Ellen Sussman Tells How She Survived Rejection To Become a Bestselling Author
Mary: Welcome to my People Who Make Books Happen Interview Series, Ellen. You’re the author of four national bestselling novels: A Wedding in Provence, The Paradise Guest House, French Lessons and On a Night Like This. I think it’s hard for people to image anyone with your level of success ever got rejection letters. Yet, you’ve said that you received “piles” of them. I’d like to talk to you about how you persisted through rejection, how you kept going, and why you didn’t give up. Let’s start by going back to the earliest stages of your career. How old were you when you started writing?
Ellen: Believe it or not, I decided that I wanted to be a writer when I was six years old! And I never veered off course. I couldn’t support myself as a writer until many many years later, so I always had a day job, but writing was my passion and my purpose throughout my life.
Mary: What’s the first piece of fiction you wrote? Was it praised? Were you encouraged by your parents or teachers to continue writing? Or did you start out with rejection?
Ellen: I had great support for my writing through high school, college and grad school. I won prizes and fellowships and I guess I got a little cocky. I thought that when I sent out my first short stories they would all be accepted! Boy, was I wrong. I have a folder of rejection letters that’s a mile high (or it just seems that way) – and it took a good ten years before I started publishing stories in literary magazines.
Maybe that early praise helped me survive the rejection years. It’s so hard to keep going when every editor seems to be saying no no no. Somehow you have to believe in yourself when no one else does. Or you have to be remarkably stubborn. I must have some combination of both.
Mary: I assume you were an avid reader from a very early age, yes? If so, which authors inspired and influenced you to make the choices you made?
Ellen: I read all the time! In high school I was greatly influenced by Hemingway and Salinger – I wrote terrible imitations of them both. In college I expanded my horizons. I think almost everything I read influences me. I beg, borrow and steal. That makes it sound much worse than it is! In truth, I’m always learning from the masters. How do they do it? Can I try that technique? It keeps me growing as a writer.
Mary: Let’s talk about those “piles” of rejection letter you’ve received. Can you tell us roughly how many there’ve been?
EllenI couldn’t possibly count them all. Seriously. I submitted stories to magazines for years – sometimes a story would be accepted at one magazine after having been rejected at 40 other magazines! I’ve written a couple of novels that haven’t been published. Now that really hurt. But, in fact, they weren’t good enough – I can see that now.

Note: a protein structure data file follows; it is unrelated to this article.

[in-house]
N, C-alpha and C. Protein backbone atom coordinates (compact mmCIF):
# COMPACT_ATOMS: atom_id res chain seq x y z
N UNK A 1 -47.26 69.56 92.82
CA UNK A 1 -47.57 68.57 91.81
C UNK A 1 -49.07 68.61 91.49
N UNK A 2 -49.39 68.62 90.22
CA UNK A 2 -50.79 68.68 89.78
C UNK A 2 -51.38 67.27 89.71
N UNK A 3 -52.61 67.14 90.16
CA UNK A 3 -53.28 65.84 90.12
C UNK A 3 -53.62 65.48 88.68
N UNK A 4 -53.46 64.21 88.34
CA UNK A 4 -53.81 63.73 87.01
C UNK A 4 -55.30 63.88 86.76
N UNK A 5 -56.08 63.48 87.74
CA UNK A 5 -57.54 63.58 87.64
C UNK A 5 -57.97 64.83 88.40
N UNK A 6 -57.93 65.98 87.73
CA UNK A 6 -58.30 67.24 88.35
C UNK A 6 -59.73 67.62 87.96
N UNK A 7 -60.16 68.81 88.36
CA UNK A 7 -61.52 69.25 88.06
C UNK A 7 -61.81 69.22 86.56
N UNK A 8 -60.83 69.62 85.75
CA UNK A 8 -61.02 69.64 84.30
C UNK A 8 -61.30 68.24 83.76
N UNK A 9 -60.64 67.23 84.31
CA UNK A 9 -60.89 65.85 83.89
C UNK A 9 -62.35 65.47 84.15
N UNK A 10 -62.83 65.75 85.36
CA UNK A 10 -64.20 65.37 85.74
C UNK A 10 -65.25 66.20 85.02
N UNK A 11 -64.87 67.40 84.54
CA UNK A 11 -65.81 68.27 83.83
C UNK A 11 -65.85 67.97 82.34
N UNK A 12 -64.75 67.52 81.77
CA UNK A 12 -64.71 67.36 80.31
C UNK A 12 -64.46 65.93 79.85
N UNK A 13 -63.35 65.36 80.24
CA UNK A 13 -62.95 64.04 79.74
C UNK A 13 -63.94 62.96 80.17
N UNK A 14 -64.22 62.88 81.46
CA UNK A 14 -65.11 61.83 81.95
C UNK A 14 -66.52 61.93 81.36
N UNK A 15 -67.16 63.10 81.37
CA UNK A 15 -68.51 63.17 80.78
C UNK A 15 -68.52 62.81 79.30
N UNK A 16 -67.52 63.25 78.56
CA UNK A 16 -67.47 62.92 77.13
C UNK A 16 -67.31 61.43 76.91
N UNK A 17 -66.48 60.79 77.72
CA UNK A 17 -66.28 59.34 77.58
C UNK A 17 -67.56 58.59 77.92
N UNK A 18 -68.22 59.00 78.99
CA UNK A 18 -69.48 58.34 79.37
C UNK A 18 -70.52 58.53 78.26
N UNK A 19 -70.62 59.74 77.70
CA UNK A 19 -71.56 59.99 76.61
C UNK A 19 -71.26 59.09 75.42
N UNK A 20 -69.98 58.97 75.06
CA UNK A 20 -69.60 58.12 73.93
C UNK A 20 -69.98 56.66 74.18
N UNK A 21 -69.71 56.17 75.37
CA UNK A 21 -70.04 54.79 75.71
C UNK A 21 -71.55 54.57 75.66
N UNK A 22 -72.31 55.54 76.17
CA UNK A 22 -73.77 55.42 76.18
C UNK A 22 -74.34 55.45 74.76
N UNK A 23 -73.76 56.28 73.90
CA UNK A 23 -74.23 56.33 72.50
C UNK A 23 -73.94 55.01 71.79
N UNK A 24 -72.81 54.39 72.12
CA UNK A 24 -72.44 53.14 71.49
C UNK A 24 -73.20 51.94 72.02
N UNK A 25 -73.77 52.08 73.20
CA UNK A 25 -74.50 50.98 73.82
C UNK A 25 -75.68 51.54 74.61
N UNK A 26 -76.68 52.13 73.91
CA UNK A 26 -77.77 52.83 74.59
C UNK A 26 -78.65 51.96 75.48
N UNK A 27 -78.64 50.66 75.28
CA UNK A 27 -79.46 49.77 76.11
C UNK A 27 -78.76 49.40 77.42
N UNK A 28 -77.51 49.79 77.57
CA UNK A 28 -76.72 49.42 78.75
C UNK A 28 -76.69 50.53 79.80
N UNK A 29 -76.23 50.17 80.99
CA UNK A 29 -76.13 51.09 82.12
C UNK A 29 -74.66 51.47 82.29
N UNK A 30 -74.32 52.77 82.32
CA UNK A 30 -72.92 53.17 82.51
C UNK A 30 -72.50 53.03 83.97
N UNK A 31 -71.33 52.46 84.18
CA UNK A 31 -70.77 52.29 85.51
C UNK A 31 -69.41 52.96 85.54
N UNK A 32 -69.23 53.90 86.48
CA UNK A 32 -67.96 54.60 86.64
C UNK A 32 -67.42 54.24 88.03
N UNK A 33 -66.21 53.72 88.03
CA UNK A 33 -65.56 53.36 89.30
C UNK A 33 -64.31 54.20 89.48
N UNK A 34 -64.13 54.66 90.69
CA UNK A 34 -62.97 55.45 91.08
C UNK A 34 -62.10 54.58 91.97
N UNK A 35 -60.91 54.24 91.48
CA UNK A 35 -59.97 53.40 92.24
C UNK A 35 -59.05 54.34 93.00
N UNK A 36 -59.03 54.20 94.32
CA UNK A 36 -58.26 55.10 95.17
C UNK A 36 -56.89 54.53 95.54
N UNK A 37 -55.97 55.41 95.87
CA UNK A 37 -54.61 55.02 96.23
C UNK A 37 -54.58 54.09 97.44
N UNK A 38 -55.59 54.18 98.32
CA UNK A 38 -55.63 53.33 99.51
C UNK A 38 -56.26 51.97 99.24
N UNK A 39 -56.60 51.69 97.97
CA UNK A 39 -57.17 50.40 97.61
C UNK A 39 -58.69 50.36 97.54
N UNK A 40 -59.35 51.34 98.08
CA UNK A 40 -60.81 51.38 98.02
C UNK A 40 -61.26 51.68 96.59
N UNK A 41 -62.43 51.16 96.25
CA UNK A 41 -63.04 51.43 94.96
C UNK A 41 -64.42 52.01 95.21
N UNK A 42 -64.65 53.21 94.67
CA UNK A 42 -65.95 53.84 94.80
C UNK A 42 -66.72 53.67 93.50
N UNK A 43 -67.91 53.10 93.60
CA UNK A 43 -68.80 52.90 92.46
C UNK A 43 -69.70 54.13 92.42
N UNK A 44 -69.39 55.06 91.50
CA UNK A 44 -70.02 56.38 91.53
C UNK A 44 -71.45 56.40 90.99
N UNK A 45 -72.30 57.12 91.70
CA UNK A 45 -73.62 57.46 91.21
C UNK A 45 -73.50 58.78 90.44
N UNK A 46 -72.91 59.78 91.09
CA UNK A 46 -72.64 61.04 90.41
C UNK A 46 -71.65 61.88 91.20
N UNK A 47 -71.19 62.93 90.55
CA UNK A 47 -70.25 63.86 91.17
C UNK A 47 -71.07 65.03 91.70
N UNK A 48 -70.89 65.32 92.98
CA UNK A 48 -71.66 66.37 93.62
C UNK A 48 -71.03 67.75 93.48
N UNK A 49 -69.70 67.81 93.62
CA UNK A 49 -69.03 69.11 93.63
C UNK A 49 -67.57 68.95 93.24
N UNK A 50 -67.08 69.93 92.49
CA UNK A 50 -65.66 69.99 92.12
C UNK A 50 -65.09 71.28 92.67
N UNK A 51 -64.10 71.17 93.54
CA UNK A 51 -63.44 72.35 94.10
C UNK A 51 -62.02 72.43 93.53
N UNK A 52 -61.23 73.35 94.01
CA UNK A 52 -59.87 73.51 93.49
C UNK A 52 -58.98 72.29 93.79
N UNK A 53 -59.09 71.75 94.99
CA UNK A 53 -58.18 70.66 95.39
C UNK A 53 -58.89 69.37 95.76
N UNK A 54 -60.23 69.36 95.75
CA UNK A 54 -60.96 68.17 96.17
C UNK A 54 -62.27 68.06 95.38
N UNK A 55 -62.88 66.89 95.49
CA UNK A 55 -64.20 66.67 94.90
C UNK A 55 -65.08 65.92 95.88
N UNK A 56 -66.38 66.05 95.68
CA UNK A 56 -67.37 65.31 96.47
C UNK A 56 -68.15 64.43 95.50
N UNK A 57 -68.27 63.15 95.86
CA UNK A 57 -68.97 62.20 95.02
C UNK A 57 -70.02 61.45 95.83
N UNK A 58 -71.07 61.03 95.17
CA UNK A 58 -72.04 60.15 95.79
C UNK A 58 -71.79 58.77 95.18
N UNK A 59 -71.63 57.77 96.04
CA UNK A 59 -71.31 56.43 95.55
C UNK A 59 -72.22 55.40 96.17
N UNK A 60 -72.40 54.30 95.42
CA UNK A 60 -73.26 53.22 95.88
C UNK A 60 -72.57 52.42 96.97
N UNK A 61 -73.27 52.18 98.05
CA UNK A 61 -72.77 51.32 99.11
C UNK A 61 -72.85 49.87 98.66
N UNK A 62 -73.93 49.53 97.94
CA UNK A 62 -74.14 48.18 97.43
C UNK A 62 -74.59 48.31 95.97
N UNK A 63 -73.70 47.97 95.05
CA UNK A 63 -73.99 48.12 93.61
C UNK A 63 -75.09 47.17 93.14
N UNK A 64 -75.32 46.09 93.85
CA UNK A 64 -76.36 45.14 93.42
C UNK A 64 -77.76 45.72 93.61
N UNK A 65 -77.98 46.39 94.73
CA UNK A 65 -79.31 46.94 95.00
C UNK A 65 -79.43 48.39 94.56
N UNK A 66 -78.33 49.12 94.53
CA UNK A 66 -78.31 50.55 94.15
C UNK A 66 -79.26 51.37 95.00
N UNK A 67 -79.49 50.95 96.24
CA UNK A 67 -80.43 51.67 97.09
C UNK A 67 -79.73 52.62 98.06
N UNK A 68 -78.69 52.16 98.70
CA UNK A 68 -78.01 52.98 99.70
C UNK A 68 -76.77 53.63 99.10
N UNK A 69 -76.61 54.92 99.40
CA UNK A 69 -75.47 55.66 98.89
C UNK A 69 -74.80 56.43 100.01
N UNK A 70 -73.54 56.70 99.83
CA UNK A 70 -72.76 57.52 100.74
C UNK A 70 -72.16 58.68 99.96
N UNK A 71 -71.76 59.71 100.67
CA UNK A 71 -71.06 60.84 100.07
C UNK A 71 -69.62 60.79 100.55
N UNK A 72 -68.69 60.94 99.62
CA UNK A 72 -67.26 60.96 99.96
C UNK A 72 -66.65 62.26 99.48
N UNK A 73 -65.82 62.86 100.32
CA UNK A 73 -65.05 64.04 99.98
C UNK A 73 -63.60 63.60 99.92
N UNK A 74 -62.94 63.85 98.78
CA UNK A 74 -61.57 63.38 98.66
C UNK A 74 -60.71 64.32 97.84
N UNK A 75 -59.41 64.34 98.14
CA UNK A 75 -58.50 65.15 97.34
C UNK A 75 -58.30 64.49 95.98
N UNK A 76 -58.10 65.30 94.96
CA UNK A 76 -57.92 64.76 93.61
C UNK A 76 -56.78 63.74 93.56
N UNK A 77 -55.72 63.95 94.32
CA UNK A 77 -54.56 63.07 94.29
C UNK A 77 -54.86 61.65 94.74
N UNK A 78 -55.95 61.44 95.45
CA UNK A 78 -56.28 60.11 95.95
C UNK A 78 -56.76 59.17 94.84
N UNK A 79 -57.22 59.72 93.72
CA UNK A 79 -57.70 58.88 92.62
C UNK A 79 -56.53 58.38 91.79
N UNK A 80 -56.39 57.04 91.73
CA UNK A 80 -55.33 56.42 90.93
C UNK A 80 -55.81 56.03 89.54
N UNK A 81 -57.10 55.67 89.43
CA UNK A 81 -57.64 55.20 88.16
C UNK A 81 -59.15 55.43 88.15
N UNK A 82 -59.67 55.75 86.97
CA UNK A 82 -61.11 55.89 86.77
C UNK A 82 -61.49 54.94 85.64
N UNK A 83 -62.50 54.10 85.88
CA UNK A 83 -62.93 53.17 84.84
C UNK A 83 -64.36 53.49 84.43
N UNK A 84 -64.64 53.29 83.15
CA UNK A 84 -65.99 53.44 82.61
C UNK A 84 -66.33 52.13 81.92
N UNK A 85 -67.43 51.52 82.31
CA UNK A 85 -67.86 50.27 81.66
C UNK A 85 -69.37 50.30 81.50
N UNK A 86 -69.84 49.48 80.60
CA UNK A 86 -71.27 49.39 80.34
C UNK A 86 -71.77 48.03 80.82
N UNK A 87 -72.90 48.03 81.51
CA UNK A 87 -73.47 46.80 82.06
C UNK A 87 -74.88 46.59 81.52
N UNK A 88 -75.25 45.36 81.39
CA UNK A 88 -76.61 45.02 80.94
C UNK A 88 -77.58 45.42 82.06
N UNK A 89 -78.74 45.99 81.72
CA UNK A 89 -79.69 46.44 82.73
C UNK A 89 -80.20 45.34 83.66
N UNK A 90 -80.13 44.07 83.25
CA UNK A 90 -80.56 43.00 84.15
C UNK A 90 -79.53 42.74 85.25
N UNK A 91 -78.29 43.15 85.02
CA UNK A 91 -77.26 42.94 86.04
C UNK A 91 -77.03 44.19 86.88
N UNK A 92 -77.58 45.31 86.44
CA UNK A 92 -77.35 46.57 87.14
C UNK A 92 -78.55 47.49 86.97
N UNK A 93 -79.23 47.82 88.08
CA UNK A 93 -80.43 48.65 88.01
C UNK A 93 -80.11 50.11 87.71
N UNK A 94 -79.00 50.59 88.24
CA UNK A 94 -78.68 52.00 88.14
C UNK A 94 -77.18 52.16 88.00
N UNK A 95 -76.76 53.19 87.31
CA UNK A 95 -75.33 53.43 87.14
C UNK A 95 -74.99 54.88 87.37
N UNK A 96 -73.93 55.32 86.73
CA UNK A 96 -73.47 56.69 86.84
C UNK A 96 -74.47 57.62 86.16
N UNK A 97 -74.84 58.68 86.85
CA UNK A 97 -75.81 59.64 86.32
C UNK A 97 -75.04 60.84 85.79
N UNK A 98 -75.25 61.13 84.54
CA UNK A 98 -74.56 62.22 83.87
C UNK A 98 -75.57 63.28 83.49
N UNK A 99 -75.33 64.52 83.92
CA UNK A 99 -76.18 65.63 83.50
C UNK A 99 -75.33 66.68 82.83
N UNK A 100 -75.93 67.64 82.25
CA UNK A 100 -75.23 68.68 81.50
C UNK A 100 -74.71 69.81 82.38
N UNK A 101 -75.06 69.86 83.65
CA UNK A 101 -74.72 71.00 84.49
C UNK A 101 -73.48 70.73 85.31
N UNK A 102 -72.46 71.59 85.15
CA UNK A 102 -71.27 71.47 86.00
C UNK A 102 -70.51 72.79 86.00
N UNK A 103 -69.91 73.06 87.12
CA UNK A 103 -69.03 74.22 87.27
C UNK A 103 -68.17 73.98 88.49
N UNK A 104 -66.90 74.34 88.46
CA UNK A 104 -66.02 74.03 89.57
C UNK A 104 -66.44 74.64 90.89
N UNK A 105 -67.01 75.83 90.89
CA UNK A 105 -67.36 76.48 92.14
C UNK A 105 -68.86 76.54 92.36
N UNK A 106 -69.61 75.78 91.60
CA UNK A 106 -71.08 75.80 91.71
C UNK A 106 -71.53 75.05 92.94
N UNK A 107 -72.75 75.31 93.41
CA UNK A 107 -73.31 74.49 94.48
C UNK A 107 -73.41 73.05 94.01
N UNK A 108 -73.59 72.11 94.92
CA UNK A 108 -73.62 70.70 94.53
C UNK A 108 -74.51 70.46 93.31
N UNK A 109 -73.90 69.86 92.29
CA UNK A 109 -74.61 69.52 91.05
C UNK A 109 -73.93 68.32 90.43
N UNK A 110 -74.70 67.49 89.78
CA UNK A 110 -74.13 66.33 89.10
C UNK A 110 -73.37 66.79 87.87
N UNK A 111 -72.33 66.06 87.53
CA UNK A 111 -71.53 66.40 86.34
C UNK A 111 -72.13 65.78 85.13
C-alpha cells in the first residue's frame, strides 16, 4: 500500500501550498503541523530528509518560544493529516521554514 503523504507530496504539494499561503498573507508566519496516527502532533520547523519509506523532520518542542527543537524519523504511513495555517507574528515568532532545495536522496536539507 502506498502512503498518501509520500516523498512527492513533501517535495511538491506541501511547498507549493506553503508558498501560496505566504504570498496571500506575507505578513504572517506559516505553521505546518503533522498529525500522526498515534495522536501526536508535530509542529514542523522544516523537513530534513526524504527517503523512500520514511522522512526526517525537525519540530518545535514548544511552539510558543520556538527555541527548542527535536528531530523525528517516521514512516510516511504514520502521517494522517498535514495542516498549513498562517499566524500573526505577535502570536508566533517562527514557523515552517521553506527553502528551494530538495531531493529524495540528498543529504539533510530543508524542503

Mary: What was the first thing you submitted that got rejected? Do you recall what the letter said?
Ellen: Right after graduate school I sent off my best story to the New Yorker. And so I began to collect form rejection letters from them. Eventually I did get personalized rejection letters from them, always encouraging me to try again. That meant a great deal to me.
Mary: Many writers give up when their work is rejected and never submit anything again. Have you ever decided to give up writing permanently?
Ellen: Yes – but that decision only lasted one day! About 15 years ago, I finally realized that I wasn’t going to be able to find a publisher for a novel that I had worked on for a few years. I announced to my family that I was quitting writing. They all ignored me. A day later I started a new novel.
Mary: What changed your mind? What gave you the strength to continue?
Ellen: I have to write. I’m pretty miserable when I’m not writing. And most of the time I can keep the noise of the publishing world out of my head. That’s when I most enjoy the process.
Mary: How does a writer know when the rejection is valid and when it isn’t? How do you decide if you should revise, rewrite, or abandon a piece of work; or leave it exactly as you wrote it and submit it somewhere else?
Ellen: Great question. If I received the same kind of comment from a few different editors, then I would start to pay attention. Also, if what they said rang true to me, then I would push myself to do another rewrite.
Mary: Do you still occasionally get rejection letters, or is all that behind you now that you are a famous, bestselling author?
Ellen: Oh, I still get rejection letters! I wrote a novel after On a Night Like This (my first novel – which was a San Francisco Chronicle bestseller) and it was rejected everywhere! Now I realize that it wasn’t good enough but at the time so baffled. I thought I finally had success – wouldn’t more success follow? Not unless the work is good enough!
Mary: Before you go, is there any additional advice you can offer writers about surviving rejection and continuing to write?
Ellen: Surround yourself with a writers group that’s supportive or loving friends who boost you up when you need it. It’s tough to stand strong when the rejection letters accumulate. Believe in yourself and in your work.
She is the New York Times bestselling author of four novels altogether: A Wedding in Provence, The Paradise Guest House, French Lessons, and On a Night Like This. She is also the editor of two critically acclaimed anthologies, Bad Girls: 26 Writers Misbehave and Dirty Words: A Literary Encyclopedia of Sex. She teaches through Stanford Continuing Studies and in private classes. To learn more about Ellen Sussman and her work, visit her website at www.ellensussman.com
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